The other girls from Montana are now even more afraid of me. They know Lily is dead and they know she was my friend. They will no longer come to watch the other sheep eat graham crackers from my hands. Every time I entered the field today, they ran for the far corner, desperate to get away from me. They want nothing to do with this shepherdess who befriended their companion and then lost her.

I know that they’ll get over this, that I will eventually win them over. But right now I’m not sure that I want to win them over. I’ve loved and lost one of that group already. I’m not sure that my heart can take anymore right now. Instead I’ll continue my work and leave the befriending for another day — or another week, or another month. For a time when my heart is a bit stronger.


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  • Jane says:

    I have been thinking for a while how much courage it takes to be a shepherdess. I guess this is the moment to say it.

    • Dee says:

      Thank you. Hours after this happened, my husband came home to help me deal with it all. He found me in the field, spraying thistles. My first words to him were, “I just can’t do this anymore – it just hurts too much to care!” Yet hours later, I was once again out among my sheep, feeding a cracker here and rubbing a head there. Yes, these moments of loss hurt terribly, but they are also very much offset by the trusting peace and unity of the flock – if I only remember to go back out there to heal.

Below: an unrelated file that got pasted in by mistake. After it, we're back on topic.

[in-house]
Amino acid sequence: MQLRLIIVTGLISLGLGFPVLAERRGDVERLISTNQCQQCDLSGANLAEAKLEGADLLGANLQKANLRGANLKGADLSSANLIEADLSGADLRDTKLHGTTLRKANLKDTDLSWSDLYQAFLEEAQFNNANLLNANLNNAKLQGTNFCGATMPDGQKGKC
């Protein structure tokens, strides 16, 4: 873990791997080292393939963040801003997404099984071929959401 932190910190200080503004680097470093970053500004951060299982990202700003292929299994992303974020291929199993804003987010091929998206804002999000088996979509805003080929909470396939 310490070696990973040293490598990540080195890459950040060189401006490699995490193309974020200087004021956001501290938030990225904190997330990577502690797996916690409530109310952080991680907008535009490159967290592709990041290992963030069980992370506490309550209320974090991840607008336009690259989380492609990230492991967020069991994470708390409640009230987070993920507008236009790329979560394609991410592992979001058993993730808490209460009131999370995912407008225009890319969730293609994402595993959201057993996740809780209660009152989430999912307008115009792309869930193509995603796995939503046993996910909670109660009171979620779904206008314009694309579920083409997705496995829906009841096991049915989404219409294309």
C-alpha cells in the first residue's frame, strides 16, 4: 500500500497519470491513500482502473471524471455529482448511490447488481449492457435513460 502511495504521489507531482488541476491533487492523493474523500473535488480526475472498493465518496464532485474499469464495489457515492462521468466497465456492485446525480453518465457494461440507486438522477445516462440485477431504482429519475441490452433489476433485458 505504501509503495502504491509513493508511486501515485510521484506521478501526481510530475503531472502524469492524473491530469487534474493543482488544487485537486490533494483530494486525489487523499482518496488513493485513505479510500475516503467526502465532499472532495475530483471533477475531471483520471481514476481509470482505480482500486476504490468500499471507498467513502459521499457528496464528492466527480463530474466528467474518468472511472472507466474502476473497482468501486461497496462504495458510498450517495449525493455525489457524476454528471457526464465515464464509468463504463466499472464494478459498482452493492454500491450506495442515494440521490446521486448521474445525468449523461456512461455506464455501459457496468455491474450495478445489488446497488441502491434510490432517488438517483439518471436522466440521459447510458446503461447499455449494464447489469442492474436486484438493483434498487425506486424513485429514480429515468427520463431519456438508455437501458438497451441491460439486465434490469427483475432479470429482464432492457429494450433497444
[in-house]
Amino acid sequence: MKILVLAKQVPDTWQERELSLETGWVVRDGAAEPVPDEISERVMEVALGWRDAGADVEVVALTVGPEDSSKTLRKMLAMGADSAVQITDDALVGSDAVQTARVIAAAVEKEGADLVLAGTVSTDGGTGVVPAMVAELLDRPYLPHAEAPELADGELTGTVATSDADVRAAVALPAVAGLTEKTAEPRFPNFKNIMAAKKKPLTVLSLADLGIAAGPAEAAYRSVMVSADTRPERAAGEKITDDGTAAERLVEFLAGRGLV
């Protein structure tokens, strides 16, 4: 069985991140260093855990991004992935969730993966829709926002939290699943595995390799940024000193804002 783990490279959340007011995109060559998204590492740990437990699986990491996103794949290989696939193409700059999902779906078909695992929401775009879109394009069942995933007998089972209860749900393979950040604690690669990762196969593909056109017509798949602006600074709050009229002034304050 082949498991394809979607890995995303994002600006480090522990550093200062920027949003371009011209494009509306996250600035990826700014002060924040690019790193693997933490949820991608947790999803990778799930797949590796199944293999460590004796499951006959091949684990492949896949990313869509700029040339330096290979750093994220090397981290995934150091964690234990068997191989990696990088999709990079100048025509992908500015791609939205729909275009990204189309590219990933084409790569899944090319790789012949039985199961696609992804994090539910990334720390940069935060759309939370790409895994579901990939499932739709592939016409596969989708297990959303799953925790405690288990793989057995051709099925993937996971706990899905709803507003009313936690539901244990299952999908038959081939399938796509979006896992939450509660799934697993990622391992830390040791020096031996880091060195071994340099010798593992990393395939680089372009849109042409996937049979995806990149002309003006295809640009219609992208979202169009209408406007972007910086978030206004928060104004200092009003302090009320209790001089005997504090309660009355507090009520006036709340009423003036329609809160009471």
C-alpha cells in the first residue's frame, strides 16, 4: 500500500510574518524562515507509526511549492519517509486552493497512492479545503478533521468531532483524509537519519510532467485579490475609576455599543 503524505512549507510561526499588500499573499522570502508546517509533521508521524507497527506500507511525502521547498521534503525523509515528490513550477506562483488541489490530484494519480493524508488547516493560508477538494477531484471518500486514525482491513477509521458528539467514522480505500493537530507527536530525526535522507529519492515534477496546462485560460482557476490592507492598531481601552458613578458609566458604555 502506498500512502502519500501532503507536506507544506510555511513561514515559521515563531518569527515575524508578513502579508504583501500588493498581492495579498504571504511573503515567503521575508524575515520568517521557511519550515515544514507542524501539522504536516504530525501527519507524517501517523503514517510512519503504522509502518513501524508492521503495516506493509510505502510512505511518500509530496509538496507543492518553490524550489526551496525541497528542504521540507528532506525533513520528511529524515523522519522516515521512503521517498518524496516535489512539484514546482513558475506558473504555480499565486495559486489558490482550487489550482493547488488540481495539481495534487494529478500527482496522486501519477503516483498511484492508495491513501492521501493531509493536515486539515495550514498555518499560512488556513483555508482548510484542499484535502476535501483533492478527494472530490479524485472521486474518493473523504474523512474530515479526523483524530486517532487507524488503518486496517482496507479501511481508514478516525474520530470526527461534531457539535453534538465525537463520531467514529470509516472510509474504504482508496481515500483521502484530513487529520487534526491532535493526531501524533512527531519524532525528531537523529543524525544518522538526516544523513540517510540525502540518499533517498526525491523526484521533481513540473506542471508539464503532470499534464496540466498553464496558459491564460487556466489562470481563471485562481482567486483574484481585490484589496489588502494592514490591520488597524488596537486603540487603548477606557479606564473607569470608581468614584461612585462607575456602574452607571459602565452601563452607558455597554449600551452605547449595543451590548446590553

• Erika says:

    I am so sorry for your loss. Lily sounded like she was becoming a great friend!

    • Dee says:

      Thank you. It is never easy losing a friend, and this one was in our flock for such a short time. It is amazing how quickly I can become attached when conditions – and personality – are right! She is very much missed.

  • Eileen says:

    oh my … so heartbreaking.

  • Julie says:

    Why does it seem that things like this always happen to our favorites? So sorry this happened to Lily.

    • Dee says:

      I honestly don’t understand it, but I’ve noticed it, too. In fact, this is how I remembered losing Kolorado in the same place – he was the one ram of that year’s births that I had decided to keep very early on. Those that I fall for do seem to have a higher than normal percentage of loss, and I have no idea why. It has come to the point where I don’t identify my “keepers” until the very last minute, just to try to avoid the “jinx.”

  • ElaineChicago says:

    So sorry to hear about Dear Lily. I don’t know how you all can go on sometimes. I don’t know what cast is. Is it like being top heavy and can’t get up?

    • Dee says:

      When a sheep is cast, they are lying in a divot or on a hillside in such a way that they cannot get up from that position. We see this here a lot in our young lambs who lie down with their legs slightly uphill because we have so many hills. By about the fourth of July, our lambs have pretty much figured this out and when they lie down, they do so with legs downhill. It is obvious to us as human beings that if they simply “flipped over” throwing their legs over their bodies so that they were facing downhill, that the sheep could then get up – but this is a very vulnerable position for a sheep and not something they think of when they are struggling to right themselves. Generally, they will struggle with legs uphill until they have no energy left, and when they no longer have the energy to do so, they will stop and eventually suffocate with all of the pressure of their big rumen (stomach) on their lungs.